Two years on, crimes committed by ISIS against the Yazidis, including genocide, are “ongoing,” with more than 3,200 women and children still held by the group and being subjected to almost-unimaginable violence, the Commission said.

    Till date, those responsible for these atrocity crimes have not been brought before any international penal/crimes tribunal to the ongoing detriment of the victims specifically and on the human race generally.

  10. The Yazidis Right Of Access To Justice

    Access to justice is an important element of the rule of law. It enables individuals to protect themselves against infringements of their rights, to remedy civil wrongs, to hold executive power accountable and to defend themselves in criminal proceedings.

    My position has always been that the right of access to justice must be considered as an imperative of jus cogens, failing which, must be tantamount to a “complete denial of justice”.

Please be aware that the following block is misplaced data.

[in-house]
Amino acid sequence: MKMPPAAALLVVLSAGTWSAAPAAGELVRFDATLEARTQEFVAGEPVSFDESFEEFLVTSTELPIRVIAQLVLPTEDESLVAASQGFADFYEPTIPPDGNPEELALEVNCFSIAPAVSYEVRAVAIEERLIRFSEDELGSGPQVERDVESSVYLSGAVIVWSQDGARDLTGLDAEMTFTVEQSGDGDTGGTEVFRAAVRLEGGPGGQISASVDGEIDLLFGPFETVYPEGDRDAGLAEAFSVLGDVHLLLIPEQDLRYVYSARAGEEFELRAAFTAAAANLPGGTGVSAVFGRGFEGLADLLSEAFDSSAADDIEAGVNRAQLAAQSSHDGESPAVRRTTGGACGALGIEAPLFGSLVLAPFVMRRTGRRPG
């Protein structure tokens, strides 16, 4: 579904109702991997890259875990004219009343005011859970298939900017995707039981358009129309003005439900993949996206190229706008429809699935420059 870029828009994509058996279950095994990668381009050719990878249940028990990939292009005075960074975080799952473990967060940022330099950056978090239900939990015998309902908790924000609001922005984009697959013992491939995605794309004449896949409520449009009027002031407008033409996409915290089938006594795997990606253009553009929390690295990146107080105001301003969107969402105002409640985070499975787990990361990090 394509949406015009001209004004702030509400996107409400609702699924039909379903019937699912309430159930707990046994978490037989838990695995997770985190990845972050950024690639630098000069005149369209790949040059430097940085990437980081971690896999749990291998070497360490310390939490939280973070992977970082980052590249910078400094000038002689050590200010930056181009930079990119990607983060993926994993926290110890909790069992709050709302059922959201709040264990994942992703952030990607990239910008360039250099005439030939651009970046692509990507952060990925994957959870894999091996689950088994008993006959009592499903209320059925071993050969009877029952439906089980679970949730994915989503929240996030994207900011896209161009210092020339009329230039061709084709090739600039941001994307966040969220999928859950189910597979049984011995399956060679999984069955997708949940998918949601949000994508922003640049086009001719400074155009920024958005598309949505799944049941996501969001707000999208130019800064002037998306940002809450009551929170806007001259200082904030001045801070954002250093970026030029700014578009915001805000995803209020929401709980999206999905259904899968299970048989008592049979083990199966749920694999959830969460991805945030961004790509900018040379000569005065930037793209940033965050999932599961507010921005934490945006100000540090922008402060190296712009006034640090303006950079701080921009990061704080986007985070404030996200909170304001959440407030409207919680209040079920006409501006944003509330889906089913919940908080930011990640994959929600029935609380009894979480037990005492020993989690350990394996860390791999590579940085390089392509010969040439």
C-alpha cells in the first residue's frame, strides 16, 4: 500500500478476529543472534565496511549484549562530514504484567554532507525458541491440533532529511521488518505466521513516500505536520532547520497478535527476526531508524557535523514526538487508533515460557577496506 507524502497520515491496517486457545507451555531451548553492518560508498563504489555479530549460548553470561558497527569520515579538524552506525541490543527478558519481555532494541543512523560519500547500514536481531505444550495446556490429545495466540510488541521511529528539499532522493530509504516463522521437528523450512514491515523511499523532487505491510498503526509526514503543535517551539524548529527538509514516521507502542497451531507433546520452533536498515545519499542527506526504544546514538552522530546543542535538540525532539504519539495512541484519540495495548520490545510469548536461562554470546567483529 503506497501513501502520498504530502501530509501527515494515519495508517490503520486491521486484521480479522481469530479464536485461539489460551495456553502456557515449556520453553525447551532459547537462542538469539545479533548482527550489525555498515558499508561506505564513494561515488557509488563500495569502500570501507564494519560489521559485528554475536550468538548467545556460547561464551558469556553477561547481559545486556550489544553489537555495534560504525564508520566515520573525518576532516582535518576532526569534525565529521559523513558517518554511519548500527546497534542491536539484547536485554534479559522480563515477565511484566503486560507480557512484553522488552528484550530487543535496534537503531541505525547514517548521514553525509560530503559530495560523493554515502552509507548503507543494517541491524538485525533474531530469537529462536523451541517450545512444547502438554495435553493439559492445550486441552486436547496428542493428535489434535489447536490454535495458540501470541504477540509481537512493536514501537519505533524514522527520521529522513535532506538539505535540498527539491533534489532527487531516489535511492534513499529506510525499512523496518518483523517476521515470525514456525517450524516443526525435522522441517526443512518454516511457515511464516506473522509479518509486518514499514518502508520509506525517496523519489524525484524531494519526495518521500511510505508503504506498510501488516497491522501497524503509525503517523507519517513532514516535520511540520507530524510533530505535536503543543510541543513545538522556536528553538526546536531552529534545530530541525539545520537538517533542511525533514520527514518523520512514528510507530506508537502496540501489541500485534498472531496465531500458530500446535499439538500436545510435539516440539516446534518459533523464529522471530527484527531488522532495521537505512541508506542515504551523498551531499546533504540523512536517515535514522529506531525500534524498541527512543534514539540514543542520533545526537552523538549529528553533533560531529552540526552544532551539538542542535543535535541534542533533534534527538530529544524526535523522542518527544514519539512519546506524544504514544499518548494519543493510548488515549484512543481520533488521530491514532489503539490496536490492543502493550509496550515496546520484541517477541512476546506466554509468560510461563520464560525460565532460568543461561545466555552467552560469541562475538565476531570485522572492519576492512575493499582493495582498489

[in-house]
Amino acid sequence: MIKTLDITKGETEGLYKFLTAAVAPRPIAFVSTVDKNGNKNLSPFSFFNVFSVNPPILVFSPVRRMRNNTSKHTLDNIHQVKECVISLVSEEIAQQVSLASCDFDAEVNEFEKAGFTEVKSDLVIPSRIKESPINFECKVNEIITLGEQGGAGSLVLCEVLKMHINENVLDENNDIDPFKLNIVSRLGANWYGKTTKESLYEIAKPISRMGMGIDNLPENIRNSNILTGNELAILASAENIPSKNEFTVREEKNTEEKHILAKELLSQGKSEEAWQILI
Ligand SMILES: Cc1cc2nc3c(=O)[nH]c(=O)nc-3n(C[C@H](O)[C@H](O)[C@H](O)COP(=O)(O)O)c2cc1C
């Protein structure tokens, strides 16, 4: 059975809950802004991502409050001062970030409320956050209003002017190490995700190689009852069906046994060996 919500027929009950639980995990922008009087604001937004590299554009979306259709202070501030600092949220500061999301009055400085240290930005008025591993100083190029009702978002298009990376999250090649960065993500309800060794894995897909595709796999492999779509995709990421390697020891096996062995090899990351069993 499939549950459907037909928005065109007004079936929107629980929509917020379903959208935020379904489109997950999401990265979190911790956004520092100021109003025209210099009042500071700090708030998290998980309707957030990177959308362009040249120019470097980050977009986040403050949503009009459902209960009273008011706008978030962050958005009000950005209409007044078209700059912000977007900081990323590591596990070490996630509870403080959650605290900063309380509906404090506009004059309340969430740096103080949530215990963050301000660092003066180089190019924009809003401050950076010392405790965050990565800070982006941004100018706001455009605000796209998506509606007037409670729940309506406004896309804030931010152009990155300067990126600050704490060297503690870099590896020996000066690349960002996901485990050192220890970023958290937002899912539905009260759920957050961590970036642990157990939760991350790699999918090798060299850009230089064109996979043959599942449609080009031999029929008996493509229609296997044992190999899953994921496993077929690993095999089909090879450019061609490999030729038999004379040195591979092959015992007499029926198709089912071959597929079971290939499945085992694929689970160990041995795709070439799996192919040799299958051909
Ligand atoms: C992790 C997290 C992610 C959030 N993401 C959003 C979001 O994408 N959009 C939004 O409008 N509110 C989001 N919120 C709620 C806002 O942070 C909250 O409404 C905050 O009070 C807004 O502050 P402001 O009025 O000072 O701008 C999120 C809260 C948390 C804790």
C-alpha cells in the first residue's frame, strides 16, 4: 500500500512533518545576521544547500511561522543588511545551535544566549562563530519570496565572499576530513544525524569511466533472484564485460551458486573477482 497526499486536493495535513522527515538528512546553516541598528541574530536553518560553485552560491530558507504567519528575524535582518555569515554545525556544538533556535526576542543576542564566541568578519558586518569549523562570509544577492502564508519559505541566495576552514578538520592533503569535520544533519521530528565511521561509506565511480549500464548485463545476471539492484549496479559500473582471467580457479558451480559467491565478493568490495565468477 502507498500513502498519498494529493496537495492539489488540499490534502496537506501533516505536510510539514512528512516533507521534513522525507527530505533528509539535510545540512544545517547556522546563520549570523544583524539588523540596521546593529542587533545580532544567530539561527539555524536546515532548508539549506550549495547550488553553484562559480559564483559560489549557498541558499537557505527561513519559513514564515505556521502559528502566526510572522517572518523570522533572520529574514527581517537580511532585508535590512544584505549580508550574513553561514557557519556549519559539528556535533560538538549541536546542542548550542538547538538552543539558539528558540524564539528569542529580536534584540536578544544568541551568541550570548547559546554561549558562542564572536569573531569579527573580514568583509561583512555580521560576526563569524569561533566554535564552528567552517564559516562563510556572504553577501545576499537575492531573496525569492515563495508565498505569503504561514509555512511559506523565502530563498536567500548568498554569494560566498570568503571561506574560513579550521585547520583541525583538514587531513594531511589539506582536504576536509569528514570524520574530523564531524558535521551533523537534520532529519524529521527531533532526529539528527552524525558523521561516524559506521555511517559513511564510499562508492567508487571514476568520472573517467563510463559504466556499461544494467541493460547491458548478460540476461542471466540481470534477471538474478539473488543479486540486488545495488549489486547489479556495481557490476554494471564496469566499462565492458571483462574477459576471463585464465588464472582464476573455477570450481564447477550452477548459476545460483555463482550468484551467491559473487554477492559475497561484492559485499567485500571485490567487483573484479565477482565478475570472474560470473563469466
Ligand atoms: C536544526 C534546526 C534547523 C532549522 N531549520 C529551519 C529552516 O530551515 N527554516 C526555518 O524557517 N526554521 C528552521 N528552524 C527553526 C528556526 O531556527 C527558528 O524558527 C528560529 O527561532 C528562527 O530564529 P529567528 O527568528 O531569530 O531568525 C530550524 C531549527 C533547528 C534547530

This actually protects and preserves the rights of each & everyone pursuant to Article 7 of the Universal Declaration of Human Rights (UDHR) which unequivocally states that :

    “All are equal before the law and are entitled without any discrimination to equal protection of the law. All are entitled to equal protection against any discrimination in violation of this Declaration and against any incitement to such discrimination.”

    And the said UDHR Article is enshrined in the 14th. Amendment in the US Constitution.


  11. Despite my hectic legal practice, I arduously read Mark Kersten’s Justice In Conflict for its indepth analyses and justice & solutions inspired theme.

    I’d like to bring forth India’s pursuit of a notorious individual who had on numerous times proclaimed the need and support for muslims to be terrorists and support for Osama Laden’s actions in terrorizing America, the proclaimed biggest terrorist. The very same individual had his organization outlawed/banned by the Indian Delhi High Court for criminal activities including the financing of an ISIS Terrorism Recruit, fleed from the lawful exercise of an issued non-bailable warrant of arrest and sought safe refuge in Malaysia whilst India is merely exercising its Chapter VII obligations under UNSCR 1373/2001, 2249/2015 etc.